The year of 2020 has obviously been a strange one. It’s so easy to focus on the negatives and things we haven’t been able to do, but if we all dig deep enough, surely there is some positivity we can share. Maybe you have made a personal change in your life that you are proud of. Or you’ve learned to balance working from home, when you are traditionally used to going into an office. I’ve heard people talking about new routines they have been able to follow, which is allowing them to have a better work/life balance and focus more on their health and wellness. Surely this year isn’t what we expected, but we have to make the best of it.
What’s been interesting to watch is the way businesses are handling the way they operate as a result of Covid. Banks are doing their business through the drive-thru, with their lobby areas closed. Restaurants are focusing on take-out and outdoor dining, limiting the number of people inside their establishment. Hotels are offering amenity replacements but aren’t doing their traditional room cleaning services during your stay. We are adapting to these changes, all while learning how to remember to wear a mask everywhere we go.
For the past few years I’ve been a big fan of the American Express Platinum card. It especially came in handy with all of the travel I used to do; offering a $200 annual airline credit, access to the American Express lounges in airports, $200 annually towards Uber (or Uber Eats), $100 annually towards Saks Fifth Avenue, upgraded hotel status for Marriott and Hilton, car rental benefits, etc. When I realized there would be no travel taking place this year, I couldn’t help but wonder if the card was still worth it. For a whopping $550 annually, I wasn’t sure I would be able to get any benefits or value out of the card. Leave it to American Express, they were one step ahead. Anticipating the major change in people’s travel plans, they made some adjustments to the card benefits to make it more enticing for card members to retain the card. In addition to all of the benefits they already provided, they included new benefits that people who aren’t traveling due to Covid would find beneficial. They added a $20 credit per month for streaming services (like Netflix, Hulu, Amazon Prime), a $20 credit per month on wireless phone services (Sprint, AT&T, Verizon, etc.), $5 off a $10 purchase at “shop small” businesses (up to 10 times), and their newest benefit… $100 off of a Dell purchase. They are doing what they can to keep the card worth it for cardholders during these unfamiliar times, which is really appreciated.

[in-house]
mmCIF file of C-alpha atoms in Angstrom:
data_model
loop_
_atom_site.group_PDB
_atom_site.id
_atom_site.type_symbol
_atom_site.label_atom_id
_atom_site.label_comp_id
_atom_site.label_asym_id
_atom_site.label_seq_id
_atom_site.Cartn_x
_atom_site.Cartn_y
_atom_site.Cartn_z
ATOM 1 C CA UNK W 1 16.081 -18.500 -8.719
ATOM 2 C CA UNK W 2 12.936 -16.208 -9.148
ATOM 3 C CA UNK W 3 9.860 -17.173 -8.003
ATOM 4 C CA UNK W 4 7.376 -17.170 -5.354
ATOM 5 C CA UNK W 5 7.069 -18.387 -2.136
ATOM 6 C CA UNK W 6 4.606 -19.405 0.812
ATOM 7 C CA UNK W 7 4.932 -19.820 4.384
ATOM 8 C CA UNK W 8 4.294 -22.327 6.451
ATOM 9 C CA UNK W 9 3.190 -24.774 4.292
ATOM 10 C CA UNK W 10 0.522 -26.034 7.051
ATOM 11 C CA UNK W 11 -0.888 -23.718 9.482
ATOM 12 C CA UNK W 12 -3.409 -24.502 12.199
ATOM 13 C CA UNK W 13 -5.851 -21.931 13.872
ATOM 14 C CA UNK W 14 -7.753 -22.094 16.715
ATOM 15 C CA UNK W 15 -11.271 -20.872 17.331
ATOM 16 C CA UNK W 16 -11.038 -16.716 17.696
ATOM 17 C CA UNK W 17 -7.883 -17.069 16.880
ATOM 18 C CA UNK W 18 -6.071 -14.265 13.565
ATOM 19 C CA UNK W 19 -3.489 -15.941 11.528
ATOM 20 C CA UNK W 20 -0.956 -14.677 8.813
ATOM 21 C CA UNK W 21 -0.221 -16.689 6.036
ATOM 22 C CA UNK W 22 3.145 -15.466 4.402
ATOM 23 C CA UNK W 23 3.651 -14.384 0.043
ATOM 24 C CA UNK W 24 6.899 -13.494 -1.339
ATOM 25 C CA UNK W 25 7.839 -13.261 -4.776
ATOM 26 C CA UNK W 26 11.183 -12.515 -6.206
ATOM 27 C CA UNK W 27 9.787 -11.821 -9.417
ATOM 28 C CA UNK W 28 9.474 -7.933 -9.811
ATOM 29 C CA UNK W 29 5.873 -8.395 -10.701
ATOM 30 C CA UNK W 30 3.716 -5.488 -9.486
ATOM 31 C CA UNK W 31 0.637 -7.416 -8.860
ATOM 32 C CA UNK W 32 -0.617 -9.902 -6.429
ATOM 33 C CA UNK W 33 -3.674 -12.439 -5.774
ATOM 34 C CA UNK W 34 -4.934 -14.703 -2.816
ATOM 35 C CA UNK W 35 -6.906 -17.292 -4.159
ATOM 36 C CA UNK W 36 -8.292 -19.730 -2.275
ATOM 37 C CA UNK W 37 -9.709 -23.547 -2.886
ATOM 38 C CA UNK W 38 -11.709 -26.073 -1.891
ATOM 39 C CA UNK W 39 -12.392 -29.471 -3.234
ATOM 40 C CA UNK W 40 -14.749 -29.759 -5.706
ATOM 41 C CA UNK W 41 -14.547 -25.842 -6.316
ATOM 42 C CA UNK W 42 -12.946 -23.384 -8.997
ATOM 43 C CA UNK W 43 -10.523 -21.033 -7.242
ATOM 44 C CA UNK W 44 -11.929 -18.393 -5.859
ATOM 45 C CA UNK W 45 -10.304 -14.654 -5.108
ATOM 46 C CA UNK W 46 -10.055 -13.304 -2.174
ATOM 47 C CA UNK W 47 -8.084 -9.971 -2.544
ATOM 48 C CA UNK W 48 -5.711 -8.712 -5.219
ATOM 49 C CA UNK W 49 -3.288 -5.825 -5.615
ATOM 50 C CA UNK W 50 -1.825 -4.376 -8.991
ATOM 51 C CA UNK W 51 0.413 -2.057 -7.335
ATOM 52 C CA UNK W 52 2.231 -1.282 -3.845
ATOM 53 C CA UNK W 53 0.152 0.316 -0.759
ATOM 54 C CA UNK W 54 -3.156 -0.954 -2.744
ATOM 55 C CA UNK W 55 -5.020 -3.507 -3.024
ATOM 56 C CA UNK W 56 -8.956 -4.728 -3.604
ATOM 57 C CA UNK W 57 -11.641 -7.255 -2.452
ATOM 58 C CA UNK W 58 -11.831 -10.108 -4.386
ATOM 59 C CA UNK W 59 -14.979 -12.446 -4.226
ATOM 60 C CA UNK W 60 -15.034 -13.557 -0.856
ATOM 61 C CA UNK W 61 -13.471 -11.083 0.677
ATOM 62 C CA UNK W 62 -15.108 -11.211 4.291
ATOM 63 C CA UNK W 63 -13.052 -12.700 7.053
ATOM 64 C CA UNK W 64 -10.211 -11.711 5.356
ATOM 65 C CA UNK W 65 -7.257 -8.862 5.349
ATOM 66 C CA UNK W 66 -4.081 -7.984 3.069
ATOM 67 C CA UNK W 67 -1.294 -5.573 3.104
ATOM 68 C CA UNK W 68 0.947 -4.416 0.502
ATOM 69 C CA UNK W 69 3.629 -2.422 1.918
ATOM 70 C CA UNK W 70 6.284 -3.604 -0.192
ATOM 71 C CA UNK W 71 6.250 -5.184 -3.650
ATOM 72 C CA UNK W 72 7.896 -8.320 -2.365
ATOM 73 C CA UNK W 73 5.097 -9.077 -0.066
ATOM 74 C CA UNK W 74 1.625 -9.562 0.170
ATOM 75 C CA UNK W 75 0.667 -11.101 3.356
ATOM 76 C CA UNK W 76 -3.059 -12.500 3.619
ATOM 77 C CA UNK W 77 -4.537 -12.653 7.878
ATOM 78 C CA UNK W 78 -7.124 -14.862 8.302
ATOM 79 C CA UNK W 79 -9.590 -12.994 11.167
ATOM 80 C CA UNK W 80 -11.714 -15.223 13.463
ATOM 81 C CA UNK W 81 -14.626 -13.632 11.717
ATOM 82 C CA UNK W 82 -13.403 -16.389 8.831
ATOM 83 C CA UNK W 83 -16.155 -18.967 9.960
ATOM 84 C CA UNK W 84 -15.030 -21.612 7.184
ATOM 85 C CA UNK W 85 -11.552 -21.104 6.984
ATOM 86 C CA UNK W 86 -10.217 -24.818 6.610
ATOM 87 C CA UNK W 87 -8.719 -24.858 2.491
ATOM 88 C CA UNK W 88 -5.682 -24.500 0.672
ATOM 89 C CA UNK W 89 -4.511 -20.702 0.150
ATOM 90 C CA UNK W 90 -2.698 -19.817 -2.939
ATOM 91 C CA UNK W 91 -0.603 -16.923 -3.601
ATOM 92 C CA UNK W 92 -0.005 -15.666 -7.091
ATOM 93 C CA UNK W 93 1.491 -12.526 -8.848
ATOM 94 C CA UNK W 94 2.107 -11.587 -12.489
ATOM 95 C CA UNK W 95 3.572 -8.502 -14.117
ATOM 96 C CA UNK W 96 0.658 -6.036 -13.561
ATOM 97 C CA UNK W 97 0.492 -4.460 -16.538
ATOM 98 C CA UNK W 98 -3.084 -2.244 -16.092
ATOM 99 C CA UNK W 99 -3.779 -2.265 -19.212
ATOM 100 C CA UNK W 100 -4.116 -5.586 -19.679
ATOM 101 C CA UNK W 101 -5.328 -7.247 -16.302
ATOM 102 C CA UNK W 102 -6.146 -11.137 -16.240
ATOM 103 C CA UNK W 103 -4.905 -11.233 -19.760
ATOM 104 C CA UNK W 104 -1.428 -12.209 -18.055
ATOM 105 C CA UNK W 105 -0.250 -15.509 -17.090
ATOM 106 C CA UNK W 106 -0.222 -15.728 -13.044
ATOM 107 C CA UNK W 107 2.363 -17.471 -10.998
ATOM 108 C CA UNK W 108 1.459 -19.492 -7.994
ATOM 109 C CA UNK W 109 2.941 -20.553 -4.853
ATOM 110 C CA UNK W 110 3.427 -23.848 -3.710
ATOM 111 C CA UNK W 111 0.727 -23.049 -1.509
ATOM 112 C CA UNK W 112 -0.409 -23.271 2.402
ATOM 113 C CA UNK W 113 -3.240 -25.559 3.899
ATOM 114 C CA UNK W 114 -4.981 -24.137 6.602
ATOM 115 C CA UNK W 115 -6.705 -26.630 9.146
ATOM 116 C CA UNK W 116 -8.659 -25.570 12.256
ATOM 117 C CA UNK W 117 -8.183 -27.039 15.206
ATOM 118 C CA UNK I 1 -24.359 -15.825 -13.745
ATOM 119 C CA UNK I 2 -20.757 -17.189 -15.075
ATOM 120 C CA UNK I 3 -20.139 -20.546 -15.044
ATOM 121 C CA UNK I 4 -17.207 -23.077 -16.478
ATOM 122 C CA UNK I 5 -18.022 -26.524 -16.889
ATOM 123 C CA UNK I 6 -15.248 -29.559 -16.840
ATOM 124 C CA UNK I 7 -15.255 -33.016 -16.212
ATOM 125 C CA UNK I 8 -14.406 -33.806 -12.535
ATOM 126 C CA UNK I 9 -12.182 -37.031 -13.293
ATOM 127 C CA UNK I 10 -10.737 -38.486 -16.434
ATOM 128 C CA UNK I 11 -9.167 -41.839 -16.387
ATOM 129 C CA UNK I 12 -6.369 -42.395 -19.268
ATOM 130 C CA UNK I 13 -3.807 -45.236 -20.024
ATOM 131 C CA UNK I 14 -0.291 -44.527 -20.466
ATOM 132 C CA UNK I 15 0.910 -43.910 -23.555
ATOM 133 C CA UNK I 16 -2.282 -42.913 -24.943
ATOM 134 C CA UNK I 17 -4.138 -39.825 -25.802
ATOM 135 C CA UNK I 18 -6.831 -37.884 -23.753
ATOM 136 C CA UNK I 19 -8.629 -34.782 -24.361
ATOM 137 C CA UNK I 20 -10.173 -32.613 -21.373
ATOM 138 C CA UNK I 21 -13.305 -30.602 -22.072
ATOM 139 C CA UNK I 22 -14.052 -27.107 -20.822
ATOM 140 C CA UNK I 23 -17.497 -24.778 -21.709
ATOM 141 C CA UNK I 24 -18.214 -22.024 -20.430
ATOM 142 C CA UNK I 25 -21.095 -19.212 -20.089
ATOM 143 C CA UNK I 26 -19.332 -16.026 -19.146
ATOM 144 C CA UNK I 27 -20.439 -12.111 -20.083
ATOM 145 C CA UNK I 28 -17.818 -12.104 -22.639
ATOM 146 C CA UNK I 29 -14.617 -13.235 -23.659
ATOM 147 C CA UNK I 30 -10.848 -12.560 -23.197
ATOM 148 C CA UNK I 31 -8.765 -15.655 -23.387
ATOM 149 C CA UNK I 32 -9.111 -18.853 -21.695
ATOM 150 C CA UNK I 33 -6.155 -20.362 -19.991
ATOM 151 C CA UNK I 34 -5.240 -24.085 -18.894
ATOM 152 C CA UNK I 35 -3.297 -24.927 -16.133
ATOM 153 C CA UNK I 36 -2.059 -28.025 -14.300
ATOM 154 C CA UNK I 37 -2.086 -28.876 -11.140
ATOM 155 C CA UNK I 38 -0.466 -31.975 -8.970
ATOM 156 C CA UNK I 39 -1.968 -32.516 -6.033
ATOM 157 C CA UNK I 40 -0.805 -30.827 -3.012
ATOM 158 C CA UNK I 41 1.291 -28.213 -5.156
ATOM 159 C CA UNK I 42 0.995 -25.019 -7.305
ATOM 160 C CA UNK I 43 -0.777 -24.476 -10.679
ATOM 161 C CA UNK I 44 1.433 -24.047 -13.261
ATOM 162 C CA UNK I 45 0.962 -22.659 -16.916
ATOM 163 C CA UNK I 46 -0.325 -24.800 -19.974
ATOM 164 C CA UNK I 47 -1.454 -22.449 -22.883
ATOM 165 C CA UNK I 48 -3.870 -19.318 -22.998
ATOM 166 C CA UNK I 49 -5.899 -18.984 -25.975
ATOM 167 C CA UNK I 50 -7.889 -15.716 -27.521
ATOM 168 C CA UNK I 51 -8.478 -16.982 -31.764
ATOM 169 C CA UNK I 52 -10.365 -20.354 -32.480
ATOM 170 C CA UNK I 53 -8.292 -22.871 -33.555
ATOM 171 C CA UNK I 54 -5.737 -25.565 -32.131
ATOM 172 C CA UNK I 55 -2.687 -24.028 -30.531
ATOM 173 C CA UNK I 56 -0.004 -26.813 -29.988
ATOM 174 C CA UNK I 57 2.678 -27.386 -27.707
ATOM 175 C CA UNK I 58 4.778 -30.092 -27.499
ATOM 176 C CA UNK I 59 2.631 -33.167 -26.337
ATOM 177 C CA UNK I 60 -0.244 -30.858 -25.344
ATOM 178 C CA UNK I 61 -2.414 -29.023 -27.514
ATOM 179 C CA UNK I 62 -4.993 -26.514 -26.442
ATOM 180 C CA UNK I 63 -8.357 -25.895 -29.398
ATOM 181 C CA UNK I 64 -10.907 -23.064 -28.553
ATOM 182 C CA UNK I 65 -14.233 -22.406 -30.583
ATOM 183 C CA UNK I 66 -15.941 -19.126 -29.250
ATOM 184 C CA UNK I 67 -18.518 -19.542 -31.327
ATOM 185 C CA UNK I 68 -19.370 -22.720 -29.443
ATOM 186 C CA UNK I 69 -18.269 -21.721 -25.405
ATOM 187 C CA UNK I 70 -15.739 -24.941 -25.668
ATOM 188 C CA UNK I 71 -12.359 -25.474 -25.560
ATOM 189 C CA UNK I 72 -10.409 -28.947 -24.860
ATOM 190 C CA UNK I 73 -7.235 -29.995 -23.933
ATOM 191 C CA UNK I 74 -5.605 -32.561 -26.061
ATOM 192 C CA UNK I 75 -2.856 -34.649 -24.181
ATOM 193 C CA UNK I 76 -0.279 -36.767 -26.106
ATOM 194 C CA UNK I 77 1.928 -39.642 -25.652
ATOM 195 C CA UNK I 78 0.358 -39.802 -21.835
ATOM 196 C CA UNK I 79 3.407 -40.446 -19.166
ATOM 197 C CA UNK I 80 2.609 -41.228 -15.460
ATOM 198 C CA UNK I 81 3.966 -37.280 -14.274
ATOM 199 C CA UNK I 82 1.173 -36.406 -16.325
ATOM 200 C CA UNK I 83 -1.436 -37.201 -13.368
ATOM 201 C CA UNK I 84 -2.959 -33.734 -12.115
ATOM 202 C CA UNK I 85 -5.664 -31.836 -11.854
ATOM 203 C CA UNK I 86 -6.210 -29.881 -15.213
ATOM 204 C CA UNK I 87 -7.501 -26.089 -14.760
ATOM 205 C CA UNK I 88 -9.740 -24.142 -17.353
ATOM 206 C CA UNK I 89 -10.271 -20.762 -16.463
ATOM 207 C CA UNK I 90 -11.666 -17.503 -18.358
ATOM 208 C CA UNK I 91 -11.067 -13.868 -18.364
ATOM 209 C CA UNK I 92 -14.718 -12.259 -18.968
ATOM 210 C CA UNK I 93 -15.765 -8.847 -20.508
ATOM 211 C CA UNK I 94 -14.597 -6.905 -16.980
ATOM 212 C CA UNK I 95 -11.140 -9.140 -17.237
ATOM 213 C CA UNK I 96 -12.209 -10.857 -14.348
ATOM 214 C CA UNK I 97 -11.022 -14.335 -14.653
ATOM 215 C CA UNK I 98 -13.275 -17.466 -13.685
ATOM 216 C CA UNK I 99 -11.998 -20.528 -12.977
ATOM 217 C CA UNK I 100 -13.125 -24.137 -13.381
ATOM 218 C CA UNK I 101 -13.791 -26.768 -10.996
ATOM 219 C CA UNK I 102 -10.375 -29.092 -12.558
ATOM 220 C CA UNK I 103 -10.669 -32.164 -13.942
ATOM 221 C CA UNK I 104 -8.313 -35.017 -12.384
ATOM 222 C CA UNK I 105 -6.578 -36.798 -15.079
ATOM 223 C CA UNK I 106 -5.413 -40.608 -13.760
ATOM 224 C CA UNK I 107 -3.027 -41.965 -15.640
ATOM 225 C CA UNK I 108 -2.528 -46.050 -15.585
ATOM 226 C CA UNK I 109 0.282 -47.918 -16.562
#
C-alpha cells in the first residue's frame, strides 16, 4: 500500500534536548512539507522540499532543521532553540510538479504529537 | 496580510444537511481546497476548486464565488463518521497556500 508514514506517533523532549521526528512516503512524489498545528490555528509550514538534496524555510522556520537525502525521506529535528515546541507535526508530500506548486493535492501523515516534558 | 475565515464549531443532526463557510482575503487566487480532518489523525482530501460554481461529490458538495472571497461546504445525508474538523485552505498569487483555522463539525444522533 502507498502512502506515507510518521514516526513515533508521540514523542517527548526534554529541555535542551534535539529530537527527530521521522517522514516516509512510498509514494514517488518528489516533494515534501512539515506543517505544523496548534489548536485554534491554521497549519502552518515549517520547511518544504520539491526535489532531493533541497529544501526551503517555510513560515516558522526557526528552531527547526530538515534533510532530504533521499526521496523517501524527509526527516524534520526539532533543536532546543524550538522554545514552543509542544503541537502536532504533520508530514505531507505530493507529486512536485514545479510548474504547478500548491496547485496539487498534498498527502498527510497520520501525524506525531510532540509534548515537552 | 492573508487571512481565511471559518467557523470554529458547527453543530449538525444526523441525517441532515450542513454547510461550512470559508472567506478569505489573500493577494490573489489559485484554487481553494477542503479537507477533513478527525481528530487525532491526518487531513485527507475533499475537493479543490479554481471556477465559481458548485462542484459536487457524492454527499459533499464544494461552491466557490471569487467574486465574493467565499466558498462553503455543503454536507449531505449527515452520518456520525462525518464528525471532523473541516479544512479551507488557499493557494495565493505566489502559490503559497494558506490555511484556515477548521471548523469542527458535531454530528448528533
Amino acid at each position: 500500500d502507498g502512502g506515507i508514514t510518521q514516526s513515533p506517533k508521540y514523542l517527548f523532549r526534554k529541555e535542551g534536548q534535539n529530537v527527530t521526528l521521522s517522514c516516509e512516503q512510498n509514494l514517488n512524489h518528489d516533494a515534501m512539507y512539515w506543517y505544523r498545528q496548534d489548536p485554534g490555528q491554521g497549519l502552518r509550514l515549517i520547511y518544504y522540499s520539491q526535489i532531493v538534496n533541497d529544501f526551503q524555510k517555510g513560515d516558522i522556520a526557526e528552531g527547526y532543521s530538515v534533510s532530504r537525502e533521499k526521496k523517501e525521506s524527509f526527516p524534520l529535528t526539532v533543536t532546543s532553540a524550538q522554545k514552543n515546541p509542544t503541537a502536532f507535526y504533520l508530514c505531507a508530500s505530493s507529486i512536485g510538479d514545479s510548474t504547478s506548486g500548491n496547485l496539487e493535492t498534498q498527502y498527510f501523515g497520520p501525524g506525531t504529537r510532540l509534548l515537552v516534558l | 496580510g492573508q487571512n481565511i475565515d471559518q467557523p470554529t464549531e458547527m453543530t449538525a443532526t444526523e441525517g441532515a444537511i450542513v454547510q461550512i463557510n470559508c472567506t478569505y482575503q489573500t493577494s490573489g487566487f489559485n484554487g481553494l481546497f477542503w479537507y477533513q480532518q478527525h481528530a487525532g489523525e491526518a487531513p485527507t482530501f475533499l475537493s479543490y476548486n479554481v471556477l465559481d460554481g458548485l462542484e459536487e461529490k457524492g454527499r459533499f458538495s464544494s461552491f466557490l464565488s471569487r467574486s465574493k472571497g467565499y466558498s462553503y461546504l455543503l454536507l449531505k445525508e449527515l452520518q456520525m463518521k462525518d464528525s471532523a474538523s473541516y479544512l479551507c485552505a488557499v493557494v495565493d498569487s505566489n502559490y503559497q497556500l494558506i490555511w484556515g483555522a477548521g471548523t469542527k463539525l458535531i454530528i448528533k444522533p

Many other credit card companies made similar changes. The Chase Sapphire Reserve added a $50 credit towards an Instacart Express membership and are allowing cardholders to apply their $300 travel credit towards groceries. The Discover It card is doing 5% cash back at restaurants, including takeout and delivery. The Marriott Bonvoy Chase card is giving 10x points on all dining, including takeout and delivery. The list goes on and on.
Businesses are struggling to keep their doors open, so they need to entice the consumers to keep spending money. Credit card companies are trying to help us spend money, while offering benefits for doing so. If you haven’t taken the time to review your current rolodex of credit cards to review their current benefits, especially new benefits as a result of Covid, I’d encourage you to spend some time doing that. You could be leaving a lot of free money on the table at a time where we all could use that extra savings.
Have you seen any positive changes to credit card benefits as a result of Covid? Send me a note at firstname.lastname@example.org. I’d love to hear about it!
– Jenna Whelan, Vice President, Consulting & Research Services